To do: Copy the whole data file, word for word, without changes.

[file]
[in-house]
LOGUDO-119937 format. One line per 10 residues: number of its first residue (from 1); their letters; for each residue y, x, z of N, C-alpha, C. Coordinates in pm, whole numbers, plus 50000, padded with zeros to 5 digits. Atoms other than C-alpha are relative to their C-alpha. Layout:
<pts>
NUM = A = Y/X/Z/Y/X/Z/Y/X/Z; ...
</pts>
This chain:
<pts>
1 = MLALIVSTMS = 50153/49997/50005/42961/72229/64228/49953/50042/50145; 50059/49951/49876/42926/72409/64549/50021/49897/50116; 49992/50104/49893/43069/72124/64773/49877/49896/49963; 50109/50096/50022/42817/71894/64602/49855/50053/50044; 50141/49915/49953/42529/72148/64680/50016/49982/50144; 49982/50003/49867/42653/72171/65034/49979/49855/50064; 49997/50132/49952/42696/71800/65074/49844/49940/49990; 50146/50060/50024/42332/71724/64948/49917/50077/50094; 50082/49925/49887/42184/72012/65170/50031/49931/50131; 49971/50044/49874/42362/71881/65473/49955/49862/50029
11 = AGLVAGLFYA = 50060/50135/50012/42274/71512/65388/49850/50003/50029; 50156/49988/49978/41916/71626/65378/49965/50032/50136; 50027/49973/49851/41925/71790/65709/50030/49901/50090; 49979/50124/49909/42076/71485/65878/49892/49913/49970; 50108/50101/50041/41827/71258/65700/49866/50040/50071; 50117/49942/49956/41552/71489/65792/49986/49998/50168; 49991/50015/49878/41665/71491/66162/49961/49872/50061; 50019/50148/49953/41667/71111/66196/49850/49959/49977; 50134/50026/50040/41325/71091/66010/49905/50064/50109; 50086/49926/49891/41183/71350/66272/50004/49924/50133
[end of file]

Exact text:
[in-house]
LOGUDO-119937 format. One line per 10 residues: number of its first residue (from 1); their letters; for each residue y, x, z of N, C-alpha, C. Coordinates in pm, whole numbers, plus 50000, padded with zeros to 5 digits. Atoms other than C-alpha are relative to their C-alpha. Layout:
<pts>
NUM = A = Y/X/Z/Y/X/Z/Y/X/Z; ...
</pts>
This chain:
<pts>
1 = MLALIVSTMS = 50153/49997/50005/42961/72229/64228/49953/50042/50145; 50059/49951/49876/42926/72409/64549/50021/49897/50116; 49992/50104/49893/43069/72124/64773/49877/49896/49963; 50109/50096/50022/42817/71894/64602/49855/50053/50044; 50141/49915/49953/42529/72148/64680/50016/49982/50144; 49982/50003/49867/42653/72171/65034/49979/49855/50064; 49997/50132/49952/42696/71800/65074/49844/49940/49990; 50146/50060/50024/42332/71724/64948/49917/50077/50094; 50082/49925/49887/42184/72012/65170/50031/49931/50131; 49971/50044/49874/42362/71881/65473/49955/49862/50029
11 = AGLVAGLFYA = 50060/50135/50012/42274/71512/65388/49850/50003/50029; 50156/49988/49978/41916/71626/65378/49965/50032/50136; 50027/49973/49851/41925/71790/65709/50030/49901/50090; 49979/50124/49909/42076/71485/65878/49892/49913/49970; 50108/50101/50041/41827/71258/65700/49866/50040/50071; 50117/49942/49956/41552/71489/65792/49986/49998/50168; 49991/50015/49878/41665/71491/66162/49961/49872/50061; 50019/50148/49953/41667/71111/66196/49850/49959/49977; 50134/50026/50040/41325/71091/66010/49905/50064/50109; 50086/49926/49891/41183/71350/66272/50004/49924/50133